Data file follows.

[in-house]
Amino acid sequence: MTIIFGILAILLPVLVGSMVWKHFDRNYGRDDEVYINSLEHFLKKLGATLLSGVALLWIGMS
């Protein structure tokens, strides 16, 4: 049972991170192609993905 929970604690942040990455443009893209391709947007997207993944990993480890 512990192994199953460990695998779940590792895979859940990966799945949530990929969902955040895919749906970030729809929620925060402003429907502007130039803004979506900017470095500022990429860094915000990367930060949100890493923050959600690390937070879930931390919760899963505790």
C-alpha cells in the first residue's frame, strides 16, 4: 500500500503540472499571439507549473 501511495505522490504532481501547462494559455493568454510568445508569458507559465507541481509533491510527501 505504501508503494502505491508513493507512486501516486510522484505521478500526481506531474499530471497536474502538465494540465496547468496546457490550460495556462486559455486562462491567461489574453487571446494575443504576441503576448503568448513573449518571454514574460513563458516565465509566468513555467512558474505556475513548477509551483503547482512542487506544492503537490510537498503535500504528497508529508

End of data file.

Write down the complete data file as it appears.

[in-house]
Amino acid sequence: MTIIFGILAILLPVLVGSMVWKHFDRNYGRDDEVYINSLEHFLKKLGATLLSGVALLWIGMS
């Protein structure tokens, strides 16, 4: 049972991170192609993905 929970604690942040990455443009893209391709947007997207993944990993480890 512990192994199953460990695998779940590792895979859940990966799945949530990929969902955040895919749906970030729809929620925060402003429907502007130039803004979506900017470095500022990429860094915000990367930060949100890493923050959600690390937070879930931390919760899963505790």
C-alpha cells in the first residue's frame, strides 16, 4: 500500500503540472499571439507549473 501511495505522490504532481501547462494559455493568454510568445508569458507559465507541481509533491510527501 505504501508503494502505491508513493507512486501516486510522484505521478500526481506531474499530471497536474502538465494540465496547468496546457490550460495556462486559455486562462491567461489574453487571446494575443504576441503576448503568448513573449518571454514574460513563458516565465509566468513555467512558474505556475513548477509551483503547482512542487506544492503537490510537498503535500504528497508529508